Can a Database Be Too “Large and Unindexed” for an ESI Search?
Can a defendant successfully convince a court that because its electronic database is “large and unindexed,” the defendant does not have to search the database for responsive records pursuant to a plaintiff’s ESI request? Or, alternatively, if a court requires a defendant to search a “large and unindexed” database, should it shift the costs of production onto the plaintiff’s shoulders? The United States District Court in New Mexico recently answered both of these questions and sided with the plaintiff in Navajo Nation v. Urban Outfitters, No. 12cv0195 LH/LAM (D.N.M. November 21, 2014).
Plaintiff Navajo Nation alleged that two years after it filed suit, Defendant Urban Outfitters disclosed the existence of a company-wide shared database containing a massive 34.5 terabytes of data. Defendant resisted searching the database, claiming that its size and the fact that it was unindexed made it unduly burdensome to search the database. Defendant also claimed that the database would likely produce information duplicative of what it had already produced. In the event that the court ordered the production anyway, Defendant requested that Plaintiff bear the cost.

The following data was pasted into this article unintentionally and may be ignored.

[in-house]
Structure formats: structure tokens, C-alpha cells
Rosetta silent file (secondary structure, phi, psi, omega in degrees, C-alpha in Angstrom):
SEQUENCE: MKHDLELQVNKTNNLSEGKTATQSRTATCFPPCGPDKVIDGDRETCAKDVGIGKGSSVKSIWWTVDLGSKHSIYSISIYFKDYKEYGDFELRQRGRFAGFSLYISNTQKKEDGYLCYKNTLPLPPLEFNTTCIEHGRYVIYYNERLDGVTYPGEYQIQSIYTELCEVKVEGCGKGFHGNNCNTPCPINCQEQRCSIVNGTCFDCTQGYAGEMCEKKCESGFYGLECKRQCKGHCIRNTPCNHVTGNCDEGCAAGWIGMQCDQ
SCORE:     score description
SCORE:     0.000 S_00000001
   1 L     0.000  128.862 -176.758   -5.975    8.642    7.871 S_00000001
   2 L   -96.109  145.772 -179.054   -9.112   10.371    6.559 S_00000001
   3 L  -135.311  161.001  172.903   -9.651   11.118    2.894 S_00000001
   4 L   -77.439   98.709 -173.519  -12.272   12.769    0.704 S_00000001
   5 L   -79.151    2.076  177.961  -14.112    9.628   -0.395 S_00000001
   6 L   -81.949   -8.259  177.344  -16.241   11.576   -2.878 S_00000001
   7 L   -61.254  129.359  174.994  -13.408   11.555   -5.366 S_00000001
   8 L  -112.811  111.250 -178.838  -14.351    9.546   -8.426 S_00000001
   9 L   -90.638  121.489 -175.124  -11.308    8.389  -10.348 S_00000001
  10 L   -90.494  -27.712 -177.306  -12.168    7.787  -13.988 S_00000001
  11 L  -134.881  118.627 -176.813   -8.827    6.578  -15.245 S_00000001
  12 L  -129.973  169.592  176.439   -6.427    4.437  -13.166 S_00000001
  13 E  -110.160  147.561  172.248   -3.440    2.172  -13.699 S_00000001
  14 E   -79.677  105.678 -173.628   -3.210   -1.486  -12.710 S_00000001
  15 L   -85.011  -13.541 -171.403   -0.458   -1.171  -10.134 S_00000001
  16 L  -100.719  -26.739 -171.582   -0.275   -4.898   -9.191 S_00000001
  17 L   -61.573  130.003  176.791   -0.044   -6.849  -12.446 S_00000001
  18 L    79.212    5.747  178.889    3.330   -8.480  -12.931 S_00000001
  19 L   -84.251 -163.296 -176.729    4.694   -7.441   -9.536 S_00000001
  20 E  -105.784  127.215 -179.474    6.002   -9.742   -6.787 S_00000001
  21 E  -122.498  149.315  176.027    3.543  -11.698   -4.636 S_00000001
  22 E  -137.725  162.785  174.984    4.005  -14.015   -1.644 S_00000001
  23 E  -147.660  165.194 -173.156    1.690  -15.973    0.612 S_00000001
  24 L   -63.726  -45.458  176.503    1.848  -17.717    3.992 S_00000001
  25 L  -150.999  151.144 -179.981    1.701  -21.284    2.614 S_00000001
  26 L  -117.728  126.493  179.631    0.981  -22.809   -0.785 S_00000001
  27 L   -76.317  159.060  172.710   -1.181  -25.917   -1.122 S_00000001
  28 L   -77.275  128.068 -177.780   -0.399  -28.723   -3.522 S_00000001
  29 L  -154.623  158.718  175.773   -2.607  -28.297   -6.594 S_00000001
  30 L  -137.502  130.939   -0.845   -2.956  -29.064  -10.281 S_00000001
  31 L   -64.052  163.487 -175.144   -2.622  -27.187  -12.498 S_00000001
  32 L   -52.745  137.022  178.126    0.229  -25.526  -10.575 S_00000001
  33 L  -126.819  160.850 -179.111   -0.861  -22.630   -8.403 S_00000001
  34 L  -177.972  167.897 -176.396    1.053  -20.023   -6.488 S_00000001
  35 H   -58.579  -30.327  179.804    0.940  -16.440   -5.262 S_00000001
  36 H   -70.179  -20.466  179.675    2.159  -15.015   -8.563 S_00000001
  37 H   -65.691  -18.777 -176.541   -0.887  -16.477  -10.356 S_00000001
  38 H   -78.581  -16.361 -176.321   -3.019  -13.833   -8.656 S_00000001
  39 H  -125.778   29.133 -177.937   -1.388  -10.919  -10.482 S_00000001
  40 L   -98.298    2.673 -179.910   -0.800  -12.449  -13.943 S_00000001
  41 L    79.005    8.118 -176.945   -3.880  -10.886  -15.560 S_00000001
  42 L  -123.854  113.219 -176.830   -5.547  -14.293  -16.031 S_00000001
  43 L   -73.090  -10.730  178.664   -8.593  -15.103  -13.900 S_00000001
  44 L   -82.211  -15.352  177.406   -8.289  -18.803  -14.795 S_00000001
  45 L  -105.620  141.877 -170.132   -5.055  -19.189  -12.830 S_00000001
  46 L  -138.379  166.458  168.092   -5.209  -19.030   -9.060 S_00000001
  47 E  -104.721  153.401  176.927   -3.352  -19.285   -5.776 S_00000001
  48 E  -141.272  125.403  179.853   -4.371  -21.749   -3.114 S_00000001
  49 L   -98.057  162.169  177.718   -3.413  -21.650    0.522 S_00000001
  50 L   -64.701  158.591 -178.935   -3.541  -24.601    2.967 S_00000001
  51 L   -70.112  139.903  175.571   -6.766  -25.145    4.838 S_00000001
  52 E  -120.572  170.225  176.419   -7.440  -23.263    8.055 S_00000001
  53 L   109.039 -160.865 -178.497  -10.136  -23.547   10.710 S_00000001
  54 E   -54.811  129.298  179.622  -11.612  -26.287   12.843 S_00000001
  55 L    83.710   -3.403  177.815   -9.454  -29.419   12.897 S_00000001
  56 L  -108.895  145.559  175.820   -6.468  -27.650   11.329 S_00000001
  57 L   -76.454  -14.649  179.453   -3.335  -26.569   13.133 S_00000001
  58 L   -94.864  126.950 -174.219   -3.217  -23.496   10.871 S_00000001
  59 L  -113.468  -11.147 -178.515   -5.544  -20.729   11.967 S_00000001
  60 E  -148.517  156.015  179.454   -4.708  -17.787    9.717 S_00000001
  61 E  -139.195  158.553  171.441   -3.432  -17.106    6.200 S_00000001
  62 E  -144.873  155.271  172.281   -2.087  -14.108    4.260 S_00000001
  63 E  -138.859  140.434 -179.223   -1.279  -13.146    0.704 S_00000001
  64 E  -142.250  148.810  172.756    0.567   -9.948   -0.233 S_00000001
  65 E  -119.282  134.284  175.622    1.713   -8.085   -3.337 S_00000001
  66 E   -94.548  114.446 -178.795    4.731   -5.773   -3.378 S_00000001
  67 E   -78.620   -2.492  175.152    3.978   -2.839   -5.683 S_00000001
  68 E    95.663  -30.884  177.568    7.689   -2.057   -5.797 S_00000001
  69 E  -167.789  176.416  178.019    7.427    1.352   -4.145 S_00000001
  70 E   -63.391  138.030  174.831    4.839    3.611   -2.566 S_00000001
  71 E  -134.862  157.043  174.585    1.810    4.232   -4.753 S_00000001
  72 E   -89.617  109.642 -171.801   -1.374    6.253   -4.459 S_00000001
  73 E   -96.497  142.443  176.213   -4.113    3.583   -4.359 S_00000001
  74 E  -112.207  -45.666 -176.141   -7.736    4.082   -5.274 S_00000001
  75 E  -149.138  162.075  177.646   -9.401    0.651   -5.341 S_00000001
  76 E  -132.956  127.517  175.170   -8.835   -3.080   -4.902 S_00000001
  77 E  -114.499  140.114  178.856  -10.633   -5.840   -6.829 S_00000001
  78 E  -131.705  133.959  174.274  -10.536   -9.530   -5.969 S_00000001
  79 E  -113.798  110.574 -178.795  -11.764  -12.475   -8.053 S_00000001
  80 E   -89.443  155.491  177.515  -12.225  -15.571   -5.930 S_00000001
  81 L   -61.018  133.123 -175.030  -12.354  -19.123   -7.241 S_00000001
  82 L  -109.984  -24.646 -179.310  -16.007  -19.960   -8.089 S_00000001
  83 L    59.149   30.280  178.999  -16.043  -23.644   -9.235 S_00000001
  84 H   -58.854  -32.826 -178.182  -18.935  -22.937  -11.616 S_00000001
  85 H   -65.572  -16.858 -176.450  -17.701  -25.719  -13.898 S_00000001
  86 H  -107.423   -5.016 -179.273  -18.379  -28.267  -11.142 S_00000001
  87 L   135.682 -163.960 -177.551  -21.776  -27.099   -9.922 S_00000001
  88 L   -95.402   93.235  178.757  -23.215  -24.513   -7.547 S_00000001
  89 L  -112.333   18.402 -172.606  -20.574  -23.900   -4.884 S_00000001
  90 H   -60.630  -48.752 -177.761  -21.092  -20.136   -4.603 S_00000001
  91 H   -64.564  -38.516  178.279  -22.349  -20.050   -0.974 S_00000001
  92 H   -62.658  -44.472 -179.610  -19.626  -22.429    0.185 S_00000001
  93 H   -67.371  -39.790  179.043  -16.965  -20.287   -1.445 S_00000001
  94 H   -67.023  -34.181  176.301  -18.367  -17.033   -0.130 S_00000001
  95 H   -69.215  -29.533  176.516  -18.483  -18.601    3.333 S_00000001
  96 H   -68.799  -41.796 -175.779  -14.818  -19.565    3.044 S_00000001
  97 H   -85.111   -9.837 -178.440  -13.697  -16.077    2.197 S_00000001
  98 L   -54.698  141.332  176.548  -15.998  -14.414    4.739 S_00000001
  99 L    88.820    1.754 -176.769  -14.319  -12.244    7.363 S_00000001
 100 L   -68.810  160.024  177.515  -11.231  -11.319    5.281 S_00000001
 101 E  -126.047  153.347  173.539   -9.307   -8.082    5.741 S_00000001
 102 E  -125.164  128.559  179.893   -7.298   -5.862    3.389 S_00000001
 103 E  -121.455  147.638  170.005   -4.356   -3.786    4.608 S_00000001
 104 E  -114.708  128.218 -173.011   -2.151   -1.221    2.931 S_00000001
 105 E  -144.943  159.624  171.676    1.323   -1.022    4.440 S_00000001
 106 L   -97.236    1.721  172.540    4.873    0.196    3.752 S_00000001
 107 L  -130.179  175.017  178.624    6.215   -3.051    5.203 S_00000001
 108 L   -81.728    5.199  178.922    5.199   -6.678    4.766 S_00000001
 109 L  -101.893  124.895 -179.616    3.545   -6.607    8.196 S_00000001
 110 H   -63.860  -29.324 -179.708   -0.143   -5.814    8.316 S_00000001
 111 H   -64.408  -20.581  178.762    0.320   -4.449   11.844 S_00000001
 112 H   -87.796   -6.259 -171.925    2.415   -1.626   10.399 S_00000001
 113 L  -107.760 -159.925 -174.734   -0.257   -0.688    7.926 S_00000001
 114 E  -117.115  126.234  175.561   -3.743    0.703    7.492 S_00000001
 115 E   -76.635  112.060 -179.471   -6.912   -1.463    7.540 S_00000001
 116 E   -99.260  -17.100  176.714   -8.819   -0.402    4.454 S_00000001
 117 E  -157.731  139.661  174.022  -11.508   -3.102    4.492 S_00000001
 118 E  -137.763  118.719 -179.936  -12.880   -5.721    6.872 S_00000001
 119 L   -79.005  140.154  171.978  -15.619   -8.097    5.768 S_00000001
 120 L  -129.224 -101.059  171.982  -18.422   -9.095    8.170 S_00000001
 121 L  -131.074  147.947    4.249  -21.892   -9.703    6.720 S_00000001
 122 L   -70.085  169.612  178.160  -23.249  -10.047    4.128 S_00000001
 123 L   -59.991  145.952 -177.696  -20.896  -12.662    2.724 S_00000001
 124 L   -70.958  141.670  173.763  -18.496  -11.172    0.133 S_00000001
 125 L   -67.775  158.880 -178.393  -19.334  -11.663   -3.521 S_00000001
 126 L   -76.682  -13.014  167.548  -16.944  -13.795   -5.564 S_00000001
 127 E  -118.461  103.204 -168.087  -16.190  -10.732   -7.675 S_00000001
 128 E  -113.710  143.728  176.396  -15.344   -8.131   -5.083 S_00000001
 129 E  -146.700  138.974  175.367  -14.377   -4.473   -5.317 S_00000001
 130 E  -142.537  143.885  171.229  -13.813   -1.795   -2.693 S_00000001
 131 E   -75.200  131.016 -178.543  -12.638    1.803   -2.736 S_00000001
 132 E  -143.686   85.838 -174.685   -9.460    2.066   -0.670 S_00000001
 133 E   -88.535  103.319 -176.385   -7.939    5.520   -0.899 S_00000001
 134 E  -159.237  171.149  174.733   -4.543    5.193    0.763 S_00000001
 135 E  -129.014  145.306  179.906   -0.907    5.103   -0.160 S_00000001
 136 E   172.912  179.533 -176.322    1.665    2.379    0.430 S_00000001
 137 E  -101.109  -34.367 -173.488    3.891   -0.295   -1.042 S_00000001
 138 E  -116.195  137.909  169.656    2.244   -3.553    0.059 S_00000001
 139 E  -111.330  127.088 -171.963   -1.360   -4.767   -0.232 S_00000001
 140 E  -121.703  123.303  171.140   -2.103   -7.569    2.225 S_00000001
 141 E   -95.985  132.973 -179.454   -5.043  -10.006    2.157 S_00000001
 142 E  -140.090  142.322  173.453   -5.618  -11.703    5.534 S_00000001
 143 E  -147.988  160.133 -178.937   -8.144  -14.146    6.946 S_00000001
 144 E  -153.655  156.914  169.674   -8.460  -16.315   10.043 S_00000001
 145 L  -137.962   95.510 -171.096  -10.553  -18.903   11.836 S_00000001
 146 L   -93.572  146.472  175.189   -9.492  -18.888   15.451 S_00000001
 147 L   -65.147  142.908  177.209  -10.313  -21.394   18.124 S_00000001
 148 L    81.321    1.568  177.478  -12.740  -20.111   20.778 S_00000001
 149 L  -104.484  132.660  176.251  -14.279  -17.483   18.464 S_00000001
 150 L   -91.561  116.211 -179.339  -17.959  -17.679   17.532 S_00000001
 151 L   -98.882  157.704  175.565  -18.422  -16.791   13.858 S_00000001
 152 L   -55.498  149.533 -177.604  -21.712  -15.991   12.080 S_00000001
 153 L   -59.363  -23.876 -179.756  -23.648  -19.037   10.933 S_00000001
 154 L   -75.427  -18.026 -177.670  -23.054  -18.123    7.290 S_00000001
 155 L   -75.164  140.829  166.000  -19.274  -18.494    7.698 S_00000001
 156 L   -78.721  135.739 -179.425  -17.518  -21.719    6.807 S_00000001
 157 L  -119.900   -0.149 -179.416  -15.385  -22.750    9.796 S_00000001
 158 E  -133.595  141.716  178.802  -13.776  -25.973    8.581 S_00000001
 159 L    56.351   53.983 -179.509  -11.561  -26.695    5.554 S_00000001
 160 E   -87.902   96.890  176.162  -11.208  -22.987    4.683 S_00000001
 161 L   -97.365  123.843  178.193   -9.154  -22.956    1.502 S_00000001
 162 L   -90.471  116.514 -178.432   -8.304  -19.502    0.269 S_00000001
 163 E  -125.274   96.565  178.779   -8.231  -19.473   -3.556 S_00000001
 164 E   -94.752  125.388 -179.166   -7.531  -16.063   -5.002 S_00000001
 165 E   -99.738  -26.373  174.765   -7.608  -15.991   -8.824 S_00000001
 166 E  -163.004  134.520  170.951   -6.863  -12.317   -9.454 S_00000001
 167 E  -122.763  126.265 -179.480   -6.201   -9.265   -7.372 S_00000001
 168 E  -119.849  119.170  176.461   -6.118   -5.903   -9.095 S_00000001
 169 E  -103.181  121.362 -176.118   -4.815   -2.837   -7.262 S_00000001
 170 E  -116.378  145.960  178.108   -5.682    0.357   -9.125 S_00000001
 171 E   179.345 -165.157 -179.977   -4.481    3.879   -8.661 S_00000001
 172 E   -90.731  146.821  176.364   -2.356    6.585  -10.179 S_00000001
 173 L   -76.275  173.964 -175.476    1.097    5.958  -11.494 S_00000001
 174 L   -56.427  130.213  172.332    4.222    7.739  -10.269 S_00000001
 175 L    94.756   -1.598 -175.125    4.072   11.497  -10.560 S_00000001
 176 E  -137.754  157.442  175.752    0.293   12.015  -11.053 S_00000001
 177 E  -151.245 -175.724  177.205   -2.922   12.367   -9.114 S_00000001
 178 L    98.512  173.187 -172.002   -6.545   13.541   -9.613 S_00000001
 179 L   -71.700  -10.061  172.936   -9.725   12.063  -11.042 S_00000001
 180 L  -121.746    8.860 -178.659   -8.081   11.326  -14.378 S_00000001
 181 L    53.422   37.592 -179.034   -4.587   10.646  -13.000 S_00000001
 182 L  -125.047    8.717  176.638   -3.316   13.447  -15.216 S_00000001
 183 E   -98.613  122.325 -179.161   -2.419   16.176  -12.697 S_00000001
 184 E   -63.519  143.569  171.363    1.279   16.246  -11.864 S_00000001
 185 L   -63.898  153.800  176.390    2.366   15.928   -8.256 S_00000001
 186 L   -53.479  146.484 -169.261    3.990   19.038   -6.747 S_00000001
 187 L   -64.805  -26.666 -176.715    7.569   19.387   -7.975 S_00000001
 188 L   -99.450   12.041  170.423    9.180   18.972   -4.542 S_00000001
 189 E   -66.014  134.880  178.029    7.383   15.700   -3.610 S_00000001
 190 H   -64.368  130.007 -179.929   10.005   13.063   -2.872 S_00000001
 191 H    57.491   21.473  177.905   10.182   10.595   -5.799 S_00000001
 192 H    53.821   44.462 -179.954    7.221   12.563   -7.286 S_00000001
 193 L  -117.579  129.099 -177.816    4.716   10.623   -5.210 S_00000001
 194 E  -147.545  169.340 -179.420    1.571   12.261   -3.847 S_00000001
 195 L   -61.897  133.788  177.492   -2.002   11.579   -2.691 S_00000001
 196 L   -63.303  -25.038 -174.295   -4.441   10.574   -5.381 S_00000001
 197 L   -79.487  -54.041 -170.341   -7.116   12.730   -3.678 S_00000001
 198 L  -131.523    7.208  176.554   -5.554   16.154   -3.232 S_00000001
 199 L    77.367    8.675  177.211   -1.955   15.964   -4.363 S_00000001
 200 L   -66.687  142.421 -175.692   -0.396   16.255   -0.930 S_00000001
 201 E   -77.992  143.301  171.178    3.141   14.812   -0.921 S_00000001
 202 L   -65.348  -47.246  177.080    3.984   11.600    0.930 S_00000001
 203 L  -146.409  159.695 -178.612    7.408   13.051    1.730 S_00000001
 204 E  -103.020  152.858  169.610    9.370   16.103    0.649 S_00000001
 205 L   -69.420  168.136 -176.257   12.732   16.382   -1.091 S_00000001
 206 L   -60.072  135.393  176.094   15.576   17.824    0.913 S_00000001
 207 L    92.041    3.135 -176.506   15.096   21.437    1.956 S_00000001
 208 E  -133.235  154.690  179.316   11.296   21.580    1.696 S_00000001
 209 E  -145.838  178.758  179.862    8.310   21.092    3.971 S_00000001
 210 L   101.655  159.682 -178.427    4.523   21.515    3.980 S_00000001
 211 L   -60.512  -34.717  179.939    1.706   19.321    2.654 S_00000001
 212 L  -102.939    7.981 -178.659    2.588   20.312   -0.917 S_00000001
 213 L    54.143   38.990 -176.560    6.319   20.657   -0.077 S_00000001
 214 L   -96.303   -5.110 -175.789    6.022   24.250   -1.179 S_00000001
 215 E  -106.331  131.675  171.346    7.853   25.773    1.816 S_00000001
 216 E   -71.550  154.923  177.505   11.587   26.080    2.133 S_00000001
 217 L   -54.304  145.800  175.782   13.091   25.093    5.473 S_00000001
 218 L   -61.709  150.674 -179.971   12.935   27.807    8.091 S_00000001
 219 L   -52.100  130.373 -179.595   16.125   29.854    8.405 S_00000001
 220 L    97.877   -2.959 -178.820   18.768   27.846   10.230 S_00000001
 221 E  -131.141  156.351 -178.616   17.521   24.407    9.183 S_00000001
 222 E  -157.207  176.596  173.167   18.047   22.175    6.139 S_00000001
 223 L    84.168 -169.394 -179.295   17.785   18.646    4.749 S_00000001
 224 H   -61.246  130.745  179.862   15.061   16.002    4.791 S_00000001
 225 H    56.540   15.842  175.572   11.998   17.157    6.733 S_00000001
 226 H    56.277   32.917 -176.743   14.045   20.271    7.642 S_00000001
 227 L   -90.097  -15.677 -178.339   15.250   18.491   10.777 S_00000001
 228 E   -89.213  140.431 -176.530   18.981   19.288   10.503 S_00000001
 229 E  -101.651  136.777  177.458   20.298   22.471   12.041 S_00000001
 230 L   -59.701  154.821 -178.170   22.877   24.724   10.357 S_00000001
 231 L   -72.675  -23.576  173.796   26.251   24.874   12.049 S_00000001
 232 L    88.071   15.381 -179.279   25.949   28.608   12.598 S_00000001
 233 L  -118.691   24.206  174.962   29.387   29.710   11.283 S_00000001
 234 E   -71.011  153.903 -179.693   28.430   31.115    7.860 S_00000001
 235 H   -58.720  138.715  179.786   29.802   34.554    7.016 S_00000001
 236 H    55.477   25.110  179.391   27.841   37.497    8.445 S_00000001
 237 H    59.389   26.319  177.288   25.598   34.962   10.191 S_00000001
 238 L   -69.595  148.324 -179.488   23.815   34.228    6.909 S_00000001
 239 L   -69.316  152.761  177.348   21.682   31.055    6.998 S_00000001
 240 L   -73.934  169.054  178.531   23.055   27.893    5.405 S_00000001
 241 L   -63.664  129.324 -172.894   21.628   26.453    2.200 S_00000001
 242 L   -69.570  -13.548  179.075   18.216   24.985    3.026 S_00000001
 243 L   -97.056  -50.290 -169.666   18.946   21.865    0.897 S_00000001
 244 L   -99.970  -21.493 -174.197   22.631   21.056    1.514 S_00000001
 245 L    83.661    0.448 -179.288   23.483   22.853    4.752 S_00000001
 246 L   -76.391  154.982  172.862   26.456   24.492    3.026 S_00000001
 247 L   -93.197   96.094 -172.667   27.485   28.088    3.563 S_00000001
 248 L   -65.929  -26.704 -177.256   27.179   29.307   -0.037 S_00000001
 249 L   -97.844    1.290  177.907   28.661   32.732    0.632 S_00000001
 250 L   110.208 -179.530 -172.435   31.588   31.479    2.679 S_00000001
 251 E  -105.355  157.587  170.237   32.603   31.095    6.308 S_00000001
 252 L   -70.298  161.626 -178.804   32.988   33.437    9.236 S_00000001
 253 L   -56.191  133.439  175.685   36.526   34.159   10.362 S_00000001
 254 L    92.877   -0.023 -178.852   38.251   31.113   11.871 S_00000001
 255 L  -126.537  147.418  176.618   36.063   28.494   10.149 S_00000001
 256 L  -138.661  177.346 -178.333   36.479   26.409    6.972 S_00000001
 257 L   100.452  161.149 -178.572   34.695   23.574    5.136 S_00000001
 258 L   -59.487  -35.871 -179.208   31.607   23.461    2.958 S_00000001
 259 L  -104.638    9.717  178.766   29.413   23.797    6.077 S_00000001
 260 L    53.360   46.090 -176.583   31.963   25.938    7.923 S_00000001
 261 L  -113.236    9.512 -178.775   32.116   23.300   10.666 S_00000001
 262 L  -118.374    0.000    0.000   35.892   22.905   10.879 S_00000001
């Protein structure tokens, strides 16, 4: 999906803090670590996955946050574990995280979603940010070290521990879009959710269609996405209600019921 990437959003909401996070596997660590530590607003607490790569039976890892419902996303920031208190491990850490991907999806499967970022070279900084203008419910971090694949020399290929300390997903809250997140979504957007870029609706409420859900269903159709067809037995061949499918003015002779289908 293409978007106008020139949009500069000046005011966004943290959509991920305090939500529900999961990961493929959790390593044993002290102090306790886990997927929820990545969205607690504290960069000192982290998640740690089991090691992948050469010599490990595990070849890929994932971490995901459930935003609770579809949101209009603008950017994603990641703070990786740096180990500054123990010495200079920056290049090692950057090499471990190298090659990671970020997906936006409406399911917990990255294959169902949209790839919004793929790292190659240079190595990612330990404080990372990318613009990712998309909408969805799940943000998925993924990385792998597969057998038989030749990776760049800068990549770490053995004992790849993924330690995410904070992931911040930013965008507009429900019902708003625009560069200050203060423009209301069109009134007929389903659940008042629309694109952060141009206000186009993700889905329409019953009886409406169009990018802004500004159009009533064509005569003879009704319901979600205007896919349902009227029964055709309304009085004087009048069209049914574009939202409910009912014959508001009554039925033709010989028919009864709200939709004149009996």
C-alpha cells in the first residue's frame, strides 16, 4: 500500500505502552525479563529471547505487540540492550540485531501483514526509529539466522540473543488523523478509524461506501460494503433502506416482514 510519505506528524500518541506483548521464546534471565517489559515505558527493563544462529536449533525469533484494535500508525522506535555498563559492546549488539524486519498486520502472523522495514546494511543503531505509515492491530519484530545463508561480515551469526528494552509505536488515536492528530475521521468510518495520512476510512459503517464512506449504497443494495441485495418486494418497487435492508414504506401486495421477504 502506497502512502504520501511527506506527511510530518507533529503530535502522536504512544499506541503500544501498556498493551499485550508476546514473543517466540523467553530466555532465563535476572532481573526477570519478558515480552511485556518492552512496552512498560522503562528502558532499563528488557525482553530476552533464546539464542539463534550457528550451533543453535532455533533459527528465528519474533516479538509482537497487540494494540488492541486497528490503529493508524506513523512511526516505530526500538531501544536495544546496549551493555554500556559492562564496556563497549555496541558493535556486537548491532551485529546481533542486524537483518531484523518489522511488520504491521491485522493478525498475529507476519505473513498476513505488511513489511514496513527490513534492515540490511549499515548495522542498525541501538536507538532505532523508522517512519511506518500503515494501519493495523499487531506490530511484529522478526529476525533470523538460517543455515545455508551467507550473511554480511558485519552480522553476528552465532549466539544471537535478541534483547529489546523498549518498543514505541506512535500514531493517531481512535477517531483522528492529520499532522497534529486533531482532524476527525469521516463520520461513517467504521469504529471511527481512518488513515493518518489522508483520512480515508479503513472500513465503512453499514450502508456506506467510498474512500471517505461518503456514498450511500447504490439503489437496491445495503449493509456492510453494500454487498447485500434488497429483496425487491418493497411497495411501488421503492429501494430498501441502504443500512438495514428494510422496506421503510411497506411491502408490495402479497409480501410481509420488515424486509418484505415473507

Plaintiff responded to Defendant’s claims by proposing a plan to reduce the time and cost of review, suggesting that Defendant:
- Interview the relevant custodians regarding the database and location of relevant documents;
- Collect only groups of documents identified as relevant by the interviewed custodians;
- Search the identified documents with agreed-upon keywords, and review only the resulting documents.
The court accepted Plaintiff’s proposal as reasonable and ordered that Defendant conduct the search Plaintiff requested. The court explicitly rejected Defendant’s assertion that the size and difficulty of searching the database could excuse Defendant from complying with its ESI obligations. Finally, the court “found no reason” for Plaintiff to bear the costs of the production, noting in particular that Defendant had violated its obligations under FRCP 26(f) by failing to inform Plaintiff about the existence of the database until two years after the litigation commenced.